Tips for Young Writers
1. Stay in real life as much as you can.
In order to write about life you have to experience it firsthand. Too much television, video games, and screen time can stifle your inner voice and dull your imagination. Get out in nature and experience great stories happening all around you in real time.
2. Finding your characters in your family.
Observe the people in your family. What quirks do they have? Does your grandfather snort? Does your mother snore? Does your uncle remind you of Count Dracula? What kinds of problems do they have? Is your older sister worried that her legs are too hairy? Is your younger cousin afraid of spiders? Often your greatest characters can come right out of your own family. You simply need to look and listen, and to write it all down.
3. The more you read, the better you write.
I’ve learned how to write by reading great books. Read, read, and read some more. Reading in bed with a bowl of popcorn is a good way to go about this.
4. Keep two journals.
The first journal is for real-life observations. What are you and your family doing each day? Be sure to use all of your senses. Report on what you see, hear, smell, and feel.
The second journal will be your fantasy journal. Here you will take a trip and let your imagination run wild. In this journal you can live out your dreams. Go to the places you’ve always wanted to go to. Do the things you’ve always wanted to do. Once again be sure to use all of your senses in describing your make-believe journey. Enjoy the trip!
5. Be on the lookout for great stories all around you.
You don’t have to travel across an ocean to find great ideas for stories. My two sons, Noah and Jess, inspired me to write Awfully Short For The Fourth Grade and Back In Action. I didn’t have to leave my house to find inspiration.
My memories of taking a bath with my two sisters inspired my picture book, Tubtime. You can find great story ideas in your backyard, your classroom, your lunchroom, and even your bathtub!
6. You have to write through the trash to get to the treasure!
Expect mistakes, and lots of them. I’ll rewrite one sentence a dozen times or more before I’m happy with it. Sometimes I have to cut out entire chapters.
Writing through the trash to get to the treasure is a big part of creating a story. You must be as determined as a pirate looking for that buried treasure. No matter how many mistakes you make, you just won’t give up!
7. Fun first!
Don’t try and correct each and every word as you go. Write your story out and then go back and make your corrections. Worrying about spelling, grammar, and punctuation while you are writing can take the air out of your creative surge and bog you down. I check all of those boring things over after I’ve finished for the day. If you have fun first in the telling of your story, you’ll be more likely to want to buckle down and get all of those sentences as perfect as you can.
8. Read out loud.
Read what you’ve written out loud. I do this all the time so that I can hear how the words flow.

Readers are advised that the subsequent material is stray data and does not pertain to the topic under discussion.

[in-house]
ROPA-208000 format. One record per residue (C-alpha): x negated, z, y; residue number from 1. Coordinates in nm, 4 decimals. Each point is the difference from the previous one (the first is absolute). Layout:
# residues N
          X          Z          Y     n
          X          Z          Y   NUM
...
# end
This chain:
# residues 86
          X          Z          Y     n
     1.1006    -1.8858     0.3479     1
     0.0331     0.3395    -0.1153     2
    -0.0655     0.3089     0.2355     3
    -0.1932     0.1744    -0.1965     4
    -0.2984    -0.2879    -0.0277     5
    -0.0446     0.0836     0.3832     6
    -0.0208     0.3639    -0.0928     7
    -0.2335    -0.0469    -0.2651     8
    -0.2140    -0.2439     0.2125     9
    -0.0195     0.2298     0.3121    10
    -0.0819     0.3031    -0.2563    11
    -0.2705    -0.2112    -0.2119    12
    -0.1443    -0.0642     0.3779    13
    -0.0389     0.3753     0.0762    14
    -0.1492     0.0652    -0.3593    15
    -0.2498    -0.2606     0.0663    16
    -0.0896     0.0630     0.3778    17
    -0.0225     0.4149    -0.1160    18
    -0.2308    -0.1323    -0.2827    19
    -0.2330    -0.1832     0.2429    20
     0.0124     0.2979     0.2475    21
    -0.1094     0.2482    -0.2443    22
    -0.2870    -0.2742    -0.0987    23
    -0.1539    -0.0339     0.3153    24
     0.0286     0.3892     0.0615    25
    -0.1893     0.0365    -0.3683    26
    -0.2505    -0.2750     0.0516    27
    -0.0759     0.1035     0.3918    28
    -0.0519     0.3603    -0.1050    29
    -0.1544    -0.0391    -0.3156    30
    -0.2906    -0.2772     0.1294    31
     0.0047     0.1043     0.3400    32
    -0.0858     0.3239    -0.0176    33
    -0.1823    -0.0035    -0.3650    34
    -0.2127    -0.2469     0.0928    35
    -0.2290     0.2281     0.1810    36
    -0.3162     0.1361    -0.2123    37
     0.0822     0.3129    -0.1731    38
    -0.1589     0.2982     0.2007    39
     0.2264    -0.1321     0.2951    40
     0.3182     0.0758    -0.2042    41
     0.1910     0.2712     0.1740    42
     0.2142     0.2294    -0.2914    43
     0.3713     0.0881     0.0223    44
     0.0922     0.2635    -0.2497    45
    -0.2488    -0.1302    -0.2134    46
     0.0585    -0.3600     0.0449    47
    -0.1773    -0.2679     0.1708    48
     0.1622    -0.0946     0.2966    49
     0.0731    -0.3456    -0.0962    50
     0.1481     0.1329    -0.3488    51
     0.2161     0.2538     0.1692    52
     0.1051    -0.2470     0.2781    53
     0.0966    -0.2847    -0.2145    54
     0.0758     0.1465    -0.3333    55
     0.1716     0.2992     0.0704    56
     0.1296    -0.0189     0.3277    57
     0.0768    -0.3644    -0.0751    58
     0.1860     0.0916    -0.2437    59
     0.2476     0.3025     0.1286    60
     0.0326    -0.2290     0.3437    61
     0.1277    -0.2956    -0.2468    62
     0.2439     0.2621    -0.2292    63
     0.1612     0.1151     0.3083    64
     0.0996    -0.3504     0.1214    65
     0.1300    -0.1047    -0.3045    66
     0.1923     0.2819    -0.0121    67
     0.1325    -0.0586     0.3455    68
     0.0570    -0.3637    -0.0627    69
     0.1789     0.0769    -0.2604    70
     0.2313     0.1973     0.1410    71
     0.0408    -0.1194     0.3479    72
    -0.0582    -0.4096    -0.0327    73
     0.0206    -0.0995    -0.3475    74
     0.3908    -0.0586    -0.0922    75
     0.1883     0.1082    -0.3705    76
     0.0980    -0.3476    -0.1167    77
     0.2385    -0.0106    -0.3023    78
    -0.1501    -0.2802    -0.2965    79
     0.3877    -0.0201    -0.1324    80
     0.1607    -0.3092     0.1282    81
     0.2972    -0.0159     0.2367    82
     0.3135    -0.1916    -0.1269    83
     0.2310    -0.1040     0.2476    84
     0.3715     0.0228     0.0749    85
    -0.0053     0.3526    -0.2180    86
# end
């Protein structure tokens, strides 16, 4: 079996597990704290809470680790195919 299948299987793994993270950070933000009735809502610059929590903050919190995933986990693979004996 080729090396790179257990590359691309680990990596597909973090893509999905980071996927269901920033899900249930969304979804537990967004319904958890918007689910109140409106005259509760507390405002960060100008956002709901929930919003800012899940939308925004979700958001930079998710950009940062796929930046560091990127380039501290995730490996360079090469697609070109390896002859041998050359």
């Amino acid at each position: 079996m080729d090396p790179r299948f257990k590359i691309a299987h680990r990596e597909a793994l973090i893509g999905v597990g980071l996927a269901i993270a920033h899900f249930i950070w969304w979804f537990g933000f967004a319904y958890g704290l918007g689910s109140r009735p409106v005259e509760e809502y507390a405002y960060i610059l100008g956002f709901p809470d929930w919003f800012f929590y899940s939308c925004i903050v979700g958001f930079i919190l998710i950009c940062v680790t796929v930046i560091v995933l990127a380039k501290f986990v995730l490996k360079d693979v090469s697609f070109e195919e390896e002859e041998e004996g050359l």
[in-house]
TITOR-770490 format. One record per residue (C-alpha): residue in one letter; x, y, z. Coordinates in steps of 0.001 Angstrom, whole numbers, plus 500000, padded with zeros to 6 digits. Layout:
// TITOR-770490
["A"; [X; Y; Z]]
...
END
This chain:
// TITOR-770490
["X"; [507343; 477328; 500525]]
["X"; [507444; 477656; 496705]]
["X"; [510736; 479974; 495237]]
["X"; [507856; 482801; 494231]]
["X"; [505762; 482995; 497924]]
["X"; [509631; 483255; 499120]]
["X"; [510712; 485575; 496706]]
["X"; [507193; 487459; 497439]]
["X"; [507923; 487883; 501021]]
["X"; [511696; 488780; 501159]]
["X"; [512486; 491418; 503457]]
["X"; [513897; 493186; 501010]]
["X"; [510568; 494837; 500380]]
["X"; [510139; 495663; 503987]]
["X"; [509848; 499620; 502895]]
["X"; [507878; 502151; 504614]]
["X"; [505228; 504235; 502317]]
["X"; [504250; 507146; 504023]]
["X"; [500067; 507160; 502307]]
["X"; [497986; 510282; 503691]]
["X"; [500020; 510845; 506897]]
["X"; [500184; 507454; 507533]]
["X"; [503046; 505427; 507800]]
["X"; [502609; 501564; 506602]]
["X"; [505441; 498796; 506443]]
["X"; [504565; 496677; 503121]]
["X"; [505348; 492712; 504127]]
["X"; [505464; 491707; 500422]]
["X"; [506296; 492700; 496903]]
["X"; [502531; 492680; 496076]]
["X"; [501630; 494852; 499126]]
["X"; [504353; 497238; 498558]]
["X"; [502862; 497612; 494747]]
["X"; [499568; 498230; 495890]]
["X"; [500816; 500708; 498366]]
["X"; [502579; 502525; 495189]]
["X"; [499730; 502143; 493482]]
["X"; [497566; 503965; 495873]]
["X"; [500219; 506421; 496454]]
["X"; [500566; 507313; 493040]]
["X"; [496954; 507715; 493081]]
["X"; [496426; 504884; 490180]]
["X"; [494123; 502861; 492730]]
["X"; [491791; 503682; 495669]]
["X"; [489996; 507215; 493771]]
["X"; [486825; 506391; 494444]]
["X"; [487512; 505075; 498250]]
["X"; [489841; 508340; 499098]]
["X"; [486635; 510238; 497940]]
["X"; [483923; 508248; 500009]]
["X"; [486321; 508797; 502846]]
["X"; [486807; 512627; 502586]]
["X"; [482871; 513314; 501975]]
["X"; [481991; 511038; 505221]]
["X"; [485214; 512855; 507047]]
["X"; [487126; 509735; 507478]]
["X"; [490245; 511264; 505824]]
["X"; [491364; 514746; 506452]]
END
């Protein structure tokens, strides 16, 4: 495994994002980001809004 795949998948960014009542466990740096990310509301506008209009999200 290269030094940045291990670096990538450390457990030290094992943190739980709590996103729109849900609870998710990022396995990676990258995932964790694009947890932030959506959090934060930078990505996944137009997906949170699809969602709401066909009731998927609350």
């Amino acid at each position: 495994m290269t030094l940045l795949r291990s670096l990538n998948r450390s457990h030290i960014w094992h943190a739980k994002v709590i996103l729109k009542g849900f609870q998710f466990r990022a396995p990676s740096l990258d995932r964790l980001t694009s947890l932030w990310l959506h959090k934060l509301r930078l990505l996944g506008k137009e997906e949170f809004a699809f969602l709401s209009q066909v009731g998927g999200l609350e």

9. Keep your ears open for a good story-starter!
Sometimes a good story-starter can come from your friends and family. One day my niece, Franny Rose came for a visit. She loved dolls and asked to play with an old doll in my study. Then she asked me if I would write a story just for her.
Sure, I answered. “But you must tell me what the story is going to be about.”
She thought for a bit, then looked down at the doll in her lap. “”Would you write me a story about a girl and a doll?” she asked.
And that was all I needed! I had my story-starter.
From Franny’s one smidgen of an idea I developed a story about a girl living long ago in England. After pulling an old doll out of the river, Thames, she and her sister, Glory, find their way to Thimblebee’s Doll Shop.
I did a lot of research for that story and even took a trip to England to see where my story was set. I really enjoyed working on that book, and it all began with one little story-starter. So of course that is why The Christmas Doll is dedicated to Franny Rose!
10. Every good story has a problem.
Every good story needs tension. Tension comes from a problem. Humpty Dumpty is a good example of this. He is a character who has been in children’s literature for over a hundred years. Why has he lasted so long? It’s the tension in his story- the problem of being an egg that is sitting on a very high wall. If he were to fall he would end up like this. In all of my books there are different problems to be solved. Pay attention to your story’s problem.
11. Let your characters lead the way.
If you are having a hard time coming up with an idea for a story, try starting with the characters first, as I did in my book Dear Napoleon I Know You’re Dead, But…
When I began that book, I had no idea what the story was going to be about. I just pictured this boy, Marty, who was writing a letter to Napoleon for a class project. The problem was of course that Napoleon had been dead for a long time. But I decided that Marty was going to write his letter anyway. From that one idea of a very determined boy, an entire story developed.
Begin by describing your main characters. Are they quite good at one thing and awful at another? Are they awful at everything? What makes them laugh or cry? Describe their biggest fears. If they could have one wish what would it be? Create a strong character and let them lead you into your story.
12.Write from your heart.
Write about things that matter most to you and your words will soar!